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for the PTС meetings. Further, it was planned to prepare another strategic document for the 55th meeting of the IMSC and subsequently for the June meeting of the WCO Council. As planned, the draft document should clearly define the roles and expectations of all participants in the supply chain, both from the government and industry. It should have been addressed to non-technical experts and include a link to other WCO strategic documents and instruments.[4]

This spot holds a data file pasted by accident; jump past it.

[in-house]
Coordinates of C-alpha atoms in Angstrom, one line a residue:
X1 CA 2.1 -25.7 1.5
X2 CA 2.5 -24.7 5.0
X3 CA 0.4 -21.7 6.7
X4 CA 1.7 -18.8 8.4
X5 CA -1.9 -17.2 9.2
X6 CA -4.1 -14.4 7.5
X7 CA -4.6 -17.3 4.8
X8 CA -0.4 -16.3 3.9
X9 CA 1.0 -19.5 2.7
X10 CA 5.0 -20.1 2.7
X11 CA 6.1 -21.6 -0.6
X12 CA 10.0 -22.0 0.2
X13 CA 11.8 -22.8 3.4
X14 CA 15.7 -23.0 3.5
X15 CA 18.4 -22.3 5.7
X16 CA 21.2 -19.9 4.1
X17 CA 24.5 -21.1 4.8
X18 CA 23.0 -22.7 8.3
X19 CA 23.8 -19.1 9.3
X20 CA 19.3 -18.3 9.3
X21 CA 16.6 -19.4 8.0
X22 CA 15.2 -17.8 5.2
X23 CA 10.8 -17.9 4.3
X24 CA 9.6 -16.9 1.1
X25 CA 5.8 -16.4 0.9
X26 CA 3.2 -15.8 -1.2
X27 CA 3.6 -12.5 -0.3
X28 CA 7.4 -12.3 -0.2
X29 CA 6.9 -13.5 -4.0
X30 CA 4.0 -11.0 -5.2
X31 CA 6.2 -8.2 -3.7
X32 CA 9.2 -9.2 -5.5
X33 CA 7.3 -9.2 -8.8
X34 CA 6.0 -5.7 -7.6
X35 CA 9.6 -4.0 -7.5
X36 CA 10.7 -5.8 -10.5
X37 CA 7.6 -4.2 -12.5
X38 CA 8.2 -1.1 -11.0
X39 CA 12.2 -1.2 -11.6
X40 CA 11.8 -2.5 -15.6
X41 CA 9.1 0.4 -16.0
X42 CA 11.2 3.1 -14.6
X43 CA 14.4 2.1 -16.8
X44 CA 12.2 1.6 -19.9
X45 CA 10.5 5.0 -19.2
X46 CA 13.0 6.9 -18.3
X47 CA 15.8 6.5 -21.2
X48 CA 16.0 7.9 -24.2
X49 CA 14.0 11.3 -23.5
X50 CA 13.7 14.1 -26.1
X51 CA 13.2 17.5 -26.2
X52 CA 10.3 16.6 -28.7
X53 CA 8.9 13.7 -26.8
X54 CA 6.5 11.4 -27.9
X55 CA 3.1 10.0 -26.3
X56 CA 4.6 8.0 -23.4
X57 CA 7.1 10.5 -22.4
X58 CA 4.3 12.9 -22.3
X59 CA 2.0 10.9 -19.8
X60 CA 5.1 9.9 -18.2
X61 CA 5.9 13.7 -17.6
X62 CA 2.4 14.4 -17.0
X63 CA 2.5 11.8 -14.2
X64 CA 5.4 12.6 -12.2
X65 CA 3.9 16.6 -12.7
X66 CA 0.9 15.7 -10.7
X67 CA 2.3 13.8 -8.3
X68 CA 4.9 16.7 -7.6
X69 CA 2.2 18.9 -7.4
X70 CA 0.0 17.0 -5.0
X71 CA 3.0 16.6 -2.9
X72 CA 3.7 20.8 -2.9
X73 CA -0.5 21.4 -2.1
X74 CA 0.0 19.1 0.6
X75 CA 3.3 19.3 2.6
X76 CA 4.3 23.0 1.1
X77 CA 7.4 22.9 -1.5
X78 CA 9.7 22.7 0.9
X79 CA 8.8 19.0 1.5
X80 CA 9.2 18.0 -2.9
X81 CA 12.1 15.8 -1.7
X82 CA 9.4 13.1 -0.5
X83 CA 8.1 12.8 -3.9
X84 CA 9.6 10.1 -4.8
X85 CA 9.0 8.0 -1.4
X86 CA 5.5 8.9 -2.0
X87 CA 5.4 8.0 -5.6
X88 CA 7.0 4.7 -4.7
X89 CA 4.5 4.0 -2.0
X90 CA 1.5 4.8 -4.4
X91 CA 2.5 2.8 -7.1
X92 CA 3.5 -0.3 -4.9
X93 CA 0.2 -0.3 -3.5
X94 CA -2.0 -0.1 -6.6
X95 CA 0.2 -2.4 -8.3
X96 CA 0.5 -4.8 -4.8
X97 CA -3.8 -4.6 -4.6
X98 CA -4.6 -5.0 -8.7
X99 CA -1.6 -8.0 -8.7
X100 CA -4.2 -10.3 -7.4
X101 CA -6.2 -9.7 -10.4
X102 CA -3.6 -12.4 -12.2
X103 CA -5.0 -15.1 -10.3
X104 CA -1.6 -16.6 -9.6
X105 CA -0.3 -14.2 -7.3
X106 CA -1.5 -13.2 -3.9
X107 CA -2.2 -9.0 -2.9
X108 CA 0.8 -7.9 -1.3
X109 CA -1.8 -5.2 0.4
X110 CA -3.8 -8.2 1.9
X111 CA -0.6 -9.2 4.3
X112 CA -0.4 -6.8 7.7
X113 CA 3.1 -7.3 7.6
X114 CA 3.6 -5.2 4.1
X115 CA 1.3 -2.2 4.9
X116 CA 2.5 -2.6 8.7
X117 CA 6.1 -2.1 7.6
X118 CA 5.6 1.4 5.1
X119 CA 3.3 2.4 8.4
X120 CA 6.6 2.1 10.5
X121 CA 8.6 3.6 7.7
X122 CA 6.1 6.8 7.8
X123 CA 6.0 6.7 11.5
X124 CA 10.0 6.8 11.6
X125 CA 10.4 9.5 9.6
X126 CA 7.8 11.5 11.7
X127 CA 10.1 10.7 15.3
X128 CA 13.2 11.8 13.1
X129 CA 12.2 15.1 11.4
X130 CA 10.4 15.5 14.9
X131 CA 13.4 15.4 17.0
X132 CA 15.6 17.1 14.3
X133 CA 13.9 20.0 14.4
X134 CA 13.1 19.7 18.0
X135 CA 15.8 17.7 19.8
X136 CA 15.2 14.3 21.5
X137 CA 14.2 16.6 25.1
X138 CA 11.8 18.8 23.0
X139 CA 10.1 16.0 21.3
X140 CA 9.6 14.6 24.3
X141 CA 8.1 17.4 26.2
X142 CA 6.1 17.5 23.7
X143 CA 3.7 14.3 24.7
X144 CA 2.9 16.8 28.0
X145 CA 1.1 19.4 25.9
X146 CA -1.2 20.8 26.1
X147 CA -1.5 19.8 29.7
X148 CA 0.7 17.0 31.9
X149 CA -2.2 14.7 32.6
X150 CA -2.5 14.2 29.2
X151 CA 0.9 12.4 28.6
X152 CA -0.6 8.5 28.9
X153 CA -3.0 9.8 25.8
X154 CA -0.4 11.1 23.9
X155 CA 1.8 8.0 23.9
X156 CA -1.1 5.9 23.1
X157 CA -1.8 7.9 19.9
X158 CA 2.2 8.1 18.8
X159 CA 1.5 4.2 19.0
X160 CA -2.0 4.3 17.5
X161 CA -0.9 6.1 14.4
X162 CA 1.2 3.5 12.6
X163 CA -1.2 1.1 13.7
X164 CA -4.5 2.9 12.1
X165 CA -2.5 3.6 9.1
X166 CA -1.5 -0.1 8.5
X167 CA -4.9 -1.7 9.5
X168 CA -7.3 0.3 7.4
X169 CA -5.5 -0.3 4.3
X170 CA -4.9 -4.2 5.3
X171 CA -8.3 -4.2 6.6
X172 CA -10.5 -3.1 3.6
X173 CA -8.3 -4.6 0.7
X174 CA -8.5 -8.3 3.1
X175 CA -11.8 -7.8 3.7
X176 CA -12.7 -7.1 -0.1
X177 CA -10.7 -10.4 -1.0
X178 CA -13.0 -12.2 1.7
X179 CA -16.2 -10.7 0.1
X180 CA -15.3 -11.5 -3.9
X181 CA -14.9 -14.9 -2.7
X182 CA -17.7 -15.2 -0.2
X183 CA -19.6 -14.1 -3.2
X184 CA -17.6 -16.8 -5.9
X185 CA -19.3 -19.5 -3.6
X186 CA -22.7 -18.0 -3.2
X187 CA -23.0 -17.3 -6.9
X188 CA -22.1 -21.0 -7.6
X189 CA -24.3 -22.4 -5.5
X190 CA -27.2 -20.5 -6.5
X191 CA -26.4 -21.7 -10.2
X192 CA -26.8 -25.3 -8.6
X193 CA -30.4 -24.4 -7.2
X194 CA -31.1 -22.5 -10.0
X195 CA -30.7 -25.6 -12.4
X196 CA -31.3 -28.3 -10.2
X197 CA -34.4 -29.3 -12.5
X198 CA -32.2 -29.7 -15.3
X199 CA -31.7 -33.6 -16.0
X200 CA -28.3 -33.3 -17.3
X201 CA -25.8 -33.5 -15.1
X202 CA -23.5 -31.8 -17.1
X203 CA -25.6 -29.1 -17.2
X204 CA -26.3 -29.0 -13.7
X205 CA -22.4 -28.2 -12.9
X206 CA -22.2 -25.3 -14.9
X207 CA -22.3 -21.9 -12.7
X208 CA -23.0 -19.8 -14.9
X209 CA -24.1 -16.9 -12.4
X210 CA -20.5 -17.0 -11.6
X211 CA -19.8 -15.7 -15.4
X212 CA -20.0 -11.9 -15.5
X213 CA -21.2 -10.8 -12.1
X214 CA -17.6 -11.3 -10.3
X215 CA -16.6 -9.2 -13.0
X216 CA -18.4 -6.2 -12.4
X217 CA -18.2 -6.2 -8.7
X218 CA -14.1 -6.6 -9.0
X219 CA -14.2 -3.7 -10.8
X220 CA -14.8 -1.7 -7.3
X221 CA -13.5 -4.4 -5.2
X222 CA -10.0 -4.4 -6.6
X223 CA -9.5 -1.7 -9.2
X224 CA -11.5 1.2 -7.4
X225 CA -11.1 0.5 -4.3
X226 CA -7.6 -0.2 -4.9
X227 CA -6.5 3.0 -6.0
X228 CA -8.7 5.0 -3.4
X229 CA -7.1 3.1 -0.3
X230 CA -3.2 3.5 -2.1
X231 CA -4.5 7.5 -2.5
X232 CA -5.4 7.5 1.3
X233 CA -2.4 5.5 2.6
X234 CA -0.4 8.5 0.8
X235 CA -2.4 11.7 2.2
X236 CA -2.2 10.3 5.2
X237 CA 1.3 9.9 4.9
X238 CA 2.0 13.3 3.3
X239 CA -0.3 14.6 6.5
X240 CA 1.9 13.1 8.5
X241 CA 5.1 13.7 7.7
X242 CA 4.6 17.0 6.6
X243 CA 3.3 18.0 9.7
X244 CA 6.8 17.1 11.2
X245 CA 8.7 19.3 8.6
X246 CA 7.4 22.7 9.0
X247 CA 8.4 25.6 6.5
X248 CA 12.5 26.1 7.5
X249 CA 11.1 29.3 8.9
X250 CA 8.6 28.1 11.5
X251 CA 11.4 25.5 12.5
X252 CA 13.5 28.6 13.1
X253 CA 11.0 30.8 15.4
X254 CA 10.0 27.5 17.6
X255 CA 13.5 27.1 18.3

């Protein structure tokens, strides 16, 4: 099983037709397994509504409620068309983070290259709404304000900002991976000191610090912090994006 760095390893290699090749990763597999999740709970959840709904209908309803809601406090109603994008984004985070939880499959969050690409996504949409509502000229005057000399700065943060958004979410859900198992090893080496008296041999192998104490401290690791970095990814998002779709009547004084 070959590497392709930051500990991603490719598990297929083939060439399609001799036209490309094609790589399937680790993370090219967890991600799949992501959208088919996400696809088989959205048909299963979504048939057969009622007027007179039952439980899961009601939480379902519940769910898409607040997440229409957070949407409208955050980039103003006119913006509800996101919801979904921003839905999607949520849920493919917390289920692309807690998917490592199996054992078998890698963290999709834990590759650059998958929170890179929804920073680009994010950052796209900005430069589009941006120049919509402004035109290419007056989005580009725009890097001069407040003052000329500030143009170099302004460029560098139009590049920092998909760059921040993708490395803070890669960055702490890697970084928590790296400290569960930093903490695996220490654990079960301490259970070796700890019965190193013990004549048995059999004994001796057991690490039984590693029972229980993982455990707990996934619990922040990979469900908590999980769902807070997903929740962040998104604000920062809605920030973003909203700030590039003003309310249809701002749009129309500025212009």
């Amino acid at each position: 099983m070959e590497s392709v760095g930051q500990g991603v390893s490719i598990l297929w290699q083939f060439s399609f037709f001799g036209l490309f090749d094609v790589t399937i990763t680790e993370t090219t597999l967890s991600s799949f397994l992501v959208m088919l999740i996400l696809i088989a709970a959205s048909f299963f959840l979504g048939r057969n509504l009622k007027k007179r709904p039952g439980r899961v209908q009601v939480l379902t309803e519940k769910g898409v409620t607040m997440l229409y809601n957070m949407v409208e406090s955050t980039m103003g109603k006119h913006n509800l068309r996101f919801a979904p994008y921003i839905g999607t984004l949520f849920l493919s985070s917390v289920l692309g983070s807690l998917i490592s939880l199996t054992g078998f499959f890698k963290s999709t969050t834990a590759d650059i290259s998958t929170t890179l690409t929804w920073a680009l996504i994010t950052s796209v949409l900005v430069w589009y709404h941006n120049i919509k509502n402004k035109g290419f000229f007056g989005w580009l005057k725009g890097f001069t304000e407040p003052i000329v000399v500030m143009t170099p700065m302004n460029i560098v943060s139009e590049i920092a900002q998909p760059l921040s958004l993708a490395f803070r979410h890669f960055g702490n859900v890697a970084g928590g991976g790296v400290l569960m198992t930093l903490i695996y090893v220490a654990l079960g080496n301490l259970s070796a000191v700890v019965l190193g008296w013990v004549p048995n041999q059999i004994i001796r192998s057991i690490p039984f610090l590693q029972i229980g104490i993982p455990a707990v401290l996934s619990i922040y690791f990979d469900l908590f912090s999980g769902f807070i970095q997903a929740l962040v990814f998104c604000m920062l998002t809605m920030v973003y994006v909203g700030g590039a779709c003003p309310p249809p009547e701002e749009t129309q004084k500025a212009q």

At the 54th meeting of the IMSC the Chairman recalled that the 179th / 180th sessions of the PTC addressed the issue of the WCO e-Customs Strategy. It was decided that customs should be adapted by taking appropriate measures in order to keep up with the ever-changing world of Customs Information Technologies and often review their procedures and, therefore, data requirements.[5] The PTC Chairman recalled that low costs and fast release of goods are among the key indicators for e-customs. Therefore, administrations are encouraged to create single access points, preferably a «single window», allowing economic operators to submit their declarations electronically to the competent customs authorities. It was also noted that after the «Baku Declaration» adopted by the WCO Council in June 2001 as the Declaration of the Customs Cooperation Council on e-commerce, the Organization developed a coherent e-commerce strategy — but its Members constantly expressed the need for a consolidated document on e-customs to determine what basic actions should be taken as well as possible deadlines that must be met by all relevant parties.